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‘Azerbaijan’s business’ The Kremlin’s media guidelines tell the Russian press to blame Armenia and the West for Baku’s deadly shelling of Nagorno-Karabakh
Meduza has obtained a copy of guidelines distributed by the Kremlin late September 19 to Russia’s state-controlled news media. The memo contains instructions on how to cover Azerbaijan’s military strike on Nagorno-Karabakh, in which 32 people have been killed and more than 200 injured.
Russia’s propagandist news media are advised to stress that the assault was precipitated by Armenia and its Western “partners,” and that “the Armenian leadership has recognized the sovereignty of Azerbaijan over Karabakh.”
To support this claim, the Kremlin suggests quoting what Armenian Prime Minister Nikol Pashinyan said in October 2022 when he and Azerbaijan’s president, Ilham Aliyev, made mutual assurances of each country’s respect for the other’s sovereignty.
The media guidelines say this:
The Armenian Premier was probably pushed to make these remarks by his Western “partners,” who should now fully share the responsibility for their consequences. The Armenian leadership’s decision, which cardinally altered Karabakh’s status, prompted Azerbaijan to take action. Baku now sees the conflict in Nagorno-Karabakh as its own internal business.
As for the Russian peacekeepers deployed in Karabakh, the Kremlin suggests describing their function as “monitoring” the situation in the region. It is, nevertheless, advisable to talk about how the peacekeepers help “evacuate the civilian population.”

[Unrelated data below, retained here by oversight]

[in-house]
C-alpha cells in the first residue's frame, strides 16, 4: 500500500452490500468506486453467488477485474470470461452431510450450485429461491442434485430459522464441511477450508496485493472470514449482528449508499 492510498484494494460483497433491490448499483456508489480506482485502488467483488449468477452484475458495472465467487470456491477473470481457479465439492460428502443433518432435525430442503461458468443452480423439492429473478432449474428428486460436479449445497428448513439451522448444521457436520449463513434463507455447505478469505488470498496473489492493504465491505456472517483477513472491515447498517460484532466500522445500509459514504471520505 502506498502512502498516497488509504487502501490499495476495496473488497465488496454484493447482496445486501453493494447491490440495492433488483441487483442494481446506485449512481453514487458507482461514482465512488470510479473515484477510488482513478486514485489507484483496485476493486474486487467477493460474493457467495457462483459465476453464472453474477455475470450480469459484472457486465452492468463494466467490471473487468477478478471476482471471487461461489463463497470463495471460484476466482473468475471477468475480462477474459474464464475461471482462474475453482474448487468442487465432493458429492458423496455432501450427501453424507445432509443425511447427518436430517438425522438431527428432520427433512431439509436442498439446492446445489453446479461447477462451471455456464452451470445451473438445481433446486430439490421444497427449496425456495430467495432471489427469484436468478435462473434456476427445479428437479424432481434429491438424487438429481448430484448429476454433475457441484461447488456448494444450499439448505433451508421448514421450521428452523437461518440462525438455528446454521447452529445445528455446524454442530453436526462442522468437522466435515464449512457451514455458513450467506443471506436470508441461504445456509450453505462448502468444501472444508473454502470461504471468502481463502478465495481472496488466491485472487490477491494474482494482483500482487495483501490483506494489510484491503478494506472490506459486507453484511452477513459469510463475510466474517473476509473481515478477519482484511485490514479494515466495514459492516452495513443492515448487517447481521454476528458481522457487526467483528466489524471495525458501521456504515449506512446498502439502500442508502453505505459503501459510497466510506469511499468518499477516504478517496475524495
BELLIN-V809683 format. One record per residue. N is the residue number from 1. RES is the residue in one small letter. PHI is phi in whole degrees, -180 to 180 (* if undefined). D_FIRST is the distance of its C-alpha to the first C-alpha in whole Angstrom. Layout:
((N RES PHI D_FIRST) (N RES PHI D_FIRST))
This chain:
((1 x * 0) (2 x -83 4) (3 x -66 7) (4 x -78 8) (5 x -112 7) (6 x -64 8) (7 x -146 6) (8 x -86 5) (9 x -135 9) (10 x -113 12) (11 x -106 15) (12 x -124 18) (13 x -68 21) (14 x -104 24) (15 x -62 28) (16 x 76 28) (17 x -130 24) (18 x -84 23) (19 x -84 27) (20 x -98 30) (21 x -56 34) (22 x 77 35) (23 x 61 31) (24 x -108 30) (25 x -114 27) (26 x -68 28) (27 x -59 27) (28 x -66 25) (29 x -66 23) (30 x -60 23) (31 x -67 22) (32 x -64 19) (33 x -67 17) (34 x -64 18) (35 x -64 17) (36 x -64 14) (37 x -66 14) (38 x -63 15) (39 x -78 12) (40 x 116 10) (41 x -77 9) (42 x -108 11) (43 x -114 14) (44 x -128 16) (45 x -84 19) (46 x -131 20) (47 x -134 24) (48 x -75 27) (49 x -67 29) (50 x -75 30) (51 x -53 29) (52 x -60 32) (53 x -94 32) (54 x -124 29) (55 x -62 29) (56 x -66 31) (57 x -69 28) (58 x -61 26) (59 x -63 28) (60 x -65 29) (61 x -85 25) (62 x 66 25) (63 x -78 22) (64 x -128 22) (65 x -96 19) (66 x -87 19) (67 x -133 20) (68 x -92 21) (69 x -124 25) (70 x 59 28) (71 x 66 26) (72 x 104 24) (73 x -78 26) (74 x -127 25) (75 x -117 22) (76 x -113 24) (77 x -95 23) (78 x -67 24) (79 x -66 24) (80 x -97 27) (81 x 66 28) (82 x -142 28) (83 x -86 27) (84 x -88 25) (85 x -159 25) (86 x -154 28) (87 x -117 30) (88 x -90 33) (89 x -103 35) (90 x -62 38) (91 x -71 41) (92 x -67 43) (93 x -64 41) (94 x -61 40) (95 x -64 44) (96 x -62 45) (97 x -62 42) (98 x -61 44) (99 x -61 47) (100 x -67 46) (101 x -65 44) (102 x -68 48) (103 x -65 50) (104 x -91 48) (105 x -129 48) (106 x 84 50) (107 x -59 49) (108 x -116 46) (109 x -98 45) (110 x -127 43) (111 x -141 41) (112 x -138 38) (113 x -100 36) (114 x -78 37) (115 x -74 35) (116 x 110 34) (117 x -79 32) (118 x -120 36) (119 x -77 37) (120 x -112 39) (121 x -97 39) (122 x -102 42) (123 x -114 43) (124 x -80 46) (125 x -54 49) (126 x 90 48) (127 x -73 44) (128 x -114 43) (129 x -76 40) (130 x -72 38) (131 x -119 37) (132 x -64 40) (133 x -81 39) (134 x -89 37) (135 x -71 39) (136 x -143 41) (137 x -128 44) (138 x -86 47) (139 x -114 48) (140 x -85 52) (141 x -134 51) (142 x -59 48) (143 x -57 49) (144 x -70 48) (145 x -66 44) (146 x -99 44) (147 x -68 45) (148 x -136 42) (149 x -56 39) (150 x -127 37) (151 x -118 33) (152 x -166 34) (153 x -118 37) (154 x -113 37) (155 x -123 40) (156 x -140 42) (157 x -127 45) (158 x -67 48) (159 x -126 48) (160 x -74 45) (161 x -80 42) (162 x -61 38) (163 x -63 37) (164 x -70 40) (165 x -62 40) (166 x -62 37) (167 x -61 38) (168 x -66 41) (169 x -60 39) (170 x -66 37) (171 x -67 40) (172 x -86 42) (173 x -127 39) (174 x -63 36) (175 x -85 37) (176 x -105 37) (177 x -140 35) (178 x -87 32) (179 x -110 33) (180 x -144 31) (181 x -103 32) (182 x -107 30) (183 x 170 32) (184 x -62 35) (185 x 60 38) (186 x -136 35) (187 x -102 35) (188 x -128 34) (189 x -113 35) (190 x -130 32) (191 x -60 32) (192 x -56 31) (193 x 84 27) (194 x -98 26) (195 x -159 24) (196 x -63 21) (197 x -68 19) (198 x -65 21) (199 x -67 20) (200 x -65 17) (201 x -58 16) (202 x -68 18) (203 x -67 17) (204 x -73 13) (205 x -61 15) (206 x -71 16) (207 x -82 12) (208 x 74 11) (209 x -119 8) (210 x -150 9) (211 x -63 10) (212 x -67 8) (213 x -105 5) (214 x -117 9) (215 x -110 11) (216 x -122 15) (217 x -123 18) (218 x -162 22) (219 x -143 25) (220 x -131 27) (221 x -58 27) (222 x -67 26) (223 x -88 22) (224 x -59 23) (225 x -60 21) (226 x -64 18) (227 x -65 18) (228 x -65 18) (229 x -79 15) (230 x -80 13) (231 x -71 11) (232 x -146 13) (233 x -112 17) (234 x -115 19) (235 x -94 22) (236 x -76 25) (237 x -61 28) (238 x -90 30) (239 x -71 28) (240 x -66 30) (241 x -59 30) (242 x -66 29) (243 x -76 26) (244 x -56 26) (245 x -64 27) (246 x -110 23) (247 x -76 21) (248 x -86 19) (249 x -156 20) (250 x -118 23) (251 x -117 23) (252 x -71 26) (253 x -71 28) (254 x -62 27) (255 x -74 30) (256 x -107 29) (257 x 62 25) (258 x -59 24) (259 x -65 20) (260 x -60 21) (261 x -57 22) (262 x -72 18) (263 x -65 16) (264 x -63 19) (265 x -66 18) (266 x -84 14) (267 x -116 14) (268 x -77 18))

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Other suggested topics for the media to cover include a story about displaced Karabakh residents taking “refuge” in an Orthodox church building, located on the grounds of a Russian peacekeeping base.
Examples of compliant coverage have already started to appear in print. The newspaper Komsomolskaya Pravda, for instance, writes that Nikol Pashinyan agrees that “Karabakh is Azerbaijan.” “The people of Armenia want to see peace in Karabakh and prosperity in Armenia. The government in Yerevan, though, judging by its policies, only dreams of getting rid of Karabakh and sailing west,” the paper opines.
Similarly, the online news outlet Lenta.ru writes that “the Karabakh question is essentially turning into Azerbaijan’s internal business.”
On September 20, Azerbaijan and the government in Nagorno-Karabakh declared a cease-fire. The Artsakh Defense Forces, established with Armenia’s help in Nagorno-Karabakh, will now be dissolved.
On September 21, a meeting on “reintegrating” the Karabakh Armenians into Azerbaijan and ensuring their safety is scheduled to take place in Yevlakh.
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